Reaching goals can be a frustrating adventure. Often we hit the same wall of limitation over and over again: not knowing why! Here are other things to consider:
1. You’re not expressing your true intentions as you move through the world
Who you are ‘being’, is what you embody in life. It is in essence, how you show-up in the world.
For example, Sue is ‘being’ rich and powerful. You can see it in her wealth and how people respond! Bob, on the other hand, is being an unremarkable dreamer. You can see it by the way he pontificates and yet, just sits on his arse.
2. You’re trapped in negative, black-and-white, dream-killing thinking
How we think drives us to do what we do, yet often goes unexamined. How do you think? Do you ever think about how you think?
For example, how do you think two thoughts would impact your mood, your beliefs, your words and your actions?
A. I don’t think I can have what I want in life. b. I want people to think I’m great, but I really don’t think I am.
3. You’re focused on the problem
What you focus on is what you will get! Your focus may very well be pulling you in the opposite direction of what you want.
For example, you may say you want a life of freedom, but instead, you are focused on how you are stuck.
4. You’re not willing to stand up for your goals
There’s a difference between dreaming about something and actually choosing to do it. Choosing is a declaration of your intention.
5. Your environment is stifling, blocking or working against your goals
Environment is very important to reaching our goals. It can either support our success or support our failures. What type of environment do you have in place, or need to put in place, that will support success?
E. g., I need to create a team that understands, is capable, and willing to work together to reach our mutual goals.
6. You’re not the person you pretend to be
Do you really know what you want? What you need? Are your goals and motivations a true reflection of your deepest desires? Or are they based on stale conclusions you made a long ago that are no longer true, yet you keep believing them?
E. g., Jim says: ” I want to have a successful business.” That’s what Jim wanted in high school. Now, however, he would be happier being a teacher. Instead, he focuses on trying to win his father’s love by being a lawyer.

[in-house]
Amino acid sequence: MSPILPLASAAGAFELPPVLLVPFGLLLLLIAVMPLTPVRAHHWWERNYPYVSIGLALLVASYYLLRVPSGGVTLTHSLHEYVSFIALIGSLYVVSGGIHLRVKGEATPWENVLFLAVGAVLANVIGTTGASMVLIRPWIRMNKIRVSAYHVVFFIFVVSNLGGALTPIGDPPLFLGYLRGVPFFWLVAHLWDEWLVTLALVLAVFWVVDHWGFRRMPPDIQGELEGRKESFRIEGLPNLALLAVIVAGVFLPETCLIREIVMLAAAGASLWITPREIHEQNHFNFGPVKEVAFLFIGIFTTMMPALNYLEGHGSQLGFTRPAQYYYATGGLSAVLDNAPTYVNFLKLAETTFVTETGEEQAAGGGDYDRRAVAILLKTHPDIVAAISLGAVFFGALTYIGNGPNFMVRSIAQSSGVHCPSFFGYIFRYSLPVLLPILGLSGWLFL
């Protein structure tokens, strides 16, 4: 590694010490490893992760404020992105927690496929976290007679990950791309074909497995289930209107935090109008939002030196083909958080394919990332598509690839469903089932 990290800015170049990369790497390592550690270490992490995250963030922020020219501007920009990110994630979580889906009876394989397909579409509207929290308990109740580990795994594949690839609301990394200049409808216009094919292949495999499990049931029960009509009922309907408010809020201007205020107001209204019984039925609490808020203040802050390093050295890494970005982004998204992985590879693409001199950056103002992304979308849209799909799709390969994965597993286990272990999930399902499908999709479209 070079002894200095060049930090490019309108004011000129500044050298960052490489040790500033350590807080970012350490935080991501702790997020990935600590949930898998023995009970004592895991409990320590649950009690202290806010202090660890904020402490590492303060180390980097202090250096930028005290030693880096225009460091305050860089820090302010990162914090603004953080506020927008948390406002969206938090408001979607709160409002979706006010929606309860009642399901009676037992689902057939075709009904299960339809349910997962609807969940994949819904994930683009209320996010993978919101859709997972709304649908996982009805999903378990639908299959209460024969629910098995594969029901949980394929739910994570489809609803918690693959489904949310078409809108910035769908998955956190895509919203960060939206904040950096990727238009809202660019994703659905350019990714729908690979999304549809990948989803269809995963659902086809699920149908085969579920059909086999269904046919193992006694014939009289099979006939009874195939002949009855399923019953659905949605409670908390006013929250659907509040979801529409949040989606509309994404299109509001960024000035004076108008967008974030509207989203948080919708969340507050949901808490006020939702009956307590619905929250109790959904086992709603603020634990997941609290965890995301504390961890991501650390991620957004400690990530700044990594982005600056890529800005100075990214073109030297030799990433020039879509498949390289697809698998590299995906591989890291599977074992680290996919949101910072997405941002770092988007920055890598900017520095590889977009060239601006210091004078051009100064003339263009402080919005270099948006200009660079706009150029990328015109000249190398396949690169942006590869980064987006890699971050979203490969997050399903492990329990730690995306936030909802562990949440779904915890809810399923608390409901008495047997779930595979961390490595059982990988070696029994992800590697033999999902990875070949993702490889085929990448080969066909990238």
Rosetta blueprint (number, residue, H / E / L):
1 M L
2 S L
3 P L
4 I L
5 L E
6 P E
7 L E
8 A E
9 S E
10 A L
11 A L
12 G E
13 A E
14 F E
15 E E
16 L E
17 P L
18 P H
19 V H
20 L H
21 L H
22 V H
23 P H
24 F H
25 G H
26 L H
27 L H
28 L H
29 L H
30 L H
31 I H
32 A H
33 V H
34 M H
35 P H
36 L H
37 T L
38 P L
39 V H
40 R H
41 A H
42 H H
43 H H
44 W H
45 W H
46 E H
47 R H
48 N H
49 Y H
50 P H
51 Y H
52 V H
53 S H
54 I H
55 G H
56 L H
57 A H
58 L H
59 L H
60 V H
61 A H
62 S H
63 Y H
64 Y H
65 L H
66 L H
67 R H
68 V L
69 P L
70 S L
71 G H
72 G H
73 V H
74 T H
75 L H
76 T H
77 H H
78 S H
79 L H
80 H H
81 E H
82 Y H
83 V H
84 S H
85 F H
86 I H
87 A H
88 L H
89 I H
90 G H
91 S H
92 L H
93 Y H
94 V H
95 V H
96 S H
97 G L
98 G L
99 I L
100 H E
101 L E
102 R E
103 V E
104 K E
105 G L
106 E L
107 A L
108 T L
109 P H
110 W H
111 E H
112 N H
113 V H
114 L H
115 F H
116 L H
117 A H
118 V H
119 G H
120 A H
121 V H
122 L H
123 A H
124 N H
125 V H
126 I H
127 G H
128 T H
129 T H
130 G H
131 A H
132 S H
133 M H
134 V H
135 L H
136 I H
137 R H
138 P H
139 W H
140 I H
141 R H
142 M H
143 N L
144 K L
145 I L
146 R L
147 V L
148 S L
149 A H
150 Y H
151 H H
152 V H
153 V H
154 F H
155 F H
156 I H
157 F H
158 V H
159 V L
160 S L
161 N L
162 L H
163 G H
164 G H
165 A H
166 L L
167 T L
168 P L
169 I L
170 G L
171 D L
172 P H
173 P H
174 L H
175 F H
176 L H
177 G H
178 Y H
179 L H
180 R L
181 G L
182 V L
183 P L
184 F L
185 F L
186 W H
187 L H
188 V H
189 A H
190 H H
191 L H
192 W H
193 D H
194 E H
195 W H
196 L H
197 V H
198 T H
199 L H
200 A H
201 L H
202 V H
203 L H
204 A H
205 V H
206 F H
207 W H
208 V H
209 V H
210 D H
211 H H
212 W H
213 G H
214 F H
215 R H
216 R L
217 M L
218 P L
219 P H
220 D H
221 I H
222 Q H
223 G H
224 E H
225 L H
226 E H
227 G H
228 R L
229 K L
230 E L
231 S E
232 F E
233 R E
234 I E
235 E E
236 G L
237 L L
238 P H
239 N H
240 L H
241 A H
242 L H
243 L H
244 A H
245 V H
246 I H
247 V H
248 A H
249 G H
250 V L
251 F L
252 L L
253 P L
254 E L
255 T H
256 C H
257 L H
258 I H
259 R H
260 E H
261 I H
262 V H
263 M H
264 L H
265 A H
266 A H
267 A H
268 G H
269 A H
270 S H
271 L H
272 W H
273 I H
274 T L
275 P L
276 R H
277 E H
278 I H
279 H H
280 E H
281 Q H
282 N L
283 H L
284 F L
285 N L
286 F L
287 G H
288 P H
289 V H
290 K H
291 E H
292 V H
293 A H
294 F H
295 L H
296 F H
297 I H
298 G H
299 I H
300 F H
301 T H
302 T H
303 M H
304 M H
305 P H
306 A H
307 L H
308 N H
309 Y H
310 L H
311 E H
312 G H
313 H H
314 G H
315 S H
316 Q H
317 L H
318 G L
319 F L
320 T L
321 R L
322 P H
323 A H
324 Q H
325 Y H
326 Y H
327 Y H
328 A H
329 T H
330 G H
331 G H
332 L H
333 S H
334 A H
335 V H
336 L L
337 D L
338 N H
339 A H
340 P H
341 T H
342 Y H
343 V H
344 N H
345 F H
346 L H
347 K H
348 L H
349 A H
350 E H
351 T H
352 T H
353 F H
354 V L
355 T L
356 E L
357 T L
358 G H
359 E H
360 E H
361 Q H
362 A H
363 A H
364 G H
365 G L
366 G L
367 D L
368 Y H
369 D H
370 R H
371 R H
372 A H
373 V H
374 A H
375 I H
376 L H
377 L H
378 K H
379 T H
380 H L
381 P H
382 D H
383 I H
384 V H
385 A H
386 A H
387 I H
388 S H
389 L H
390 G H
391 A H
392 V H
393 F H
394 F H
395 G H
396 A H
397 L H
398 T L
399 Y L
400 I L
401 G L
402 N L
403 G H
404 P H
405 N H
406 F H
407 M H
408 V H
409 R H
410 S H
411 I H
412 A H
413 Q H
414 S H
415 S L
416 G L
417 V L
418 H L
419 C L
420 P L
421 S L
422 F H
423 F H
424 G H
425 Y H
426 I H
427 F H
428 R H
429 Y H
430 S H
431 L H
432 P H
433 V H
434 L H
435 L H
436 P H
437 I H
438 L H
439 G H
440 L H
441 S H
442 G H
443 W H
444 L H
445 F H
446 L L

7. You continue to prioritize the things that hold no meaning for you
We are meaning-creating machines. We’re always in search of meaning. What gives you meaning? Is it what you are doing, or trying to do? Or, is it something that you are NOT doing?
E. g., I want to help kids get through college. Or, I want to show the people I care about how much I love them, etc.
8. You assume that your negative thinking is the truth
It really doesn’t matter what happens in life. What matters is how you interpret what happens. Do you interpret things in a way that support your fears or your greatness?
For example, if you try out for the basketball team and don’t make it, which of these possible interpretations do you believe?
A. I’m not good enough. b. This might be a sign that I should really focus on more important things. c. Success rarely happens on the first try.
9. Your learning style conflicts with how you are trying to work at your goal
I can talk about these distinctions all day long, but if you don’t know how to incorporate them into your life, its value doesn’t matter. It only matters when you can use it. Knowing how you learn allows you to apply the learning system that best suits you.
Here are two examples:
A. Dan has a habit of trying to learn things all at once. He gets over whelmed, then stops out of frustration. Armed with this information, Dan could instead parse projects into small bit size chunks.
B. Sue can only take in just so much information at once. She finds it very helpful to actually have an experience in order to truly grasp something new.
10. You have not fully committed to your goal
What you’re committed to is evidenced by what you do. Being committed means choosing, focusing, and managing your thinking. It also means choosing the right goal for you — one that you love and are passionate about. It’s much harder to commit to something that is not what you want.
E. g., Robert, a former client and CEO of a small company that does about $10M in sales says that he knows how to increase the business to $40M, but won’t do what it takes because his heart is not in it. Making money no longer holds any meaning for him. Therefore, he doesn’t commit: even though he knows how to do it. This is where, “knowing thy self” becomes important.
“We have found the enemy and he is us” Walt Kelly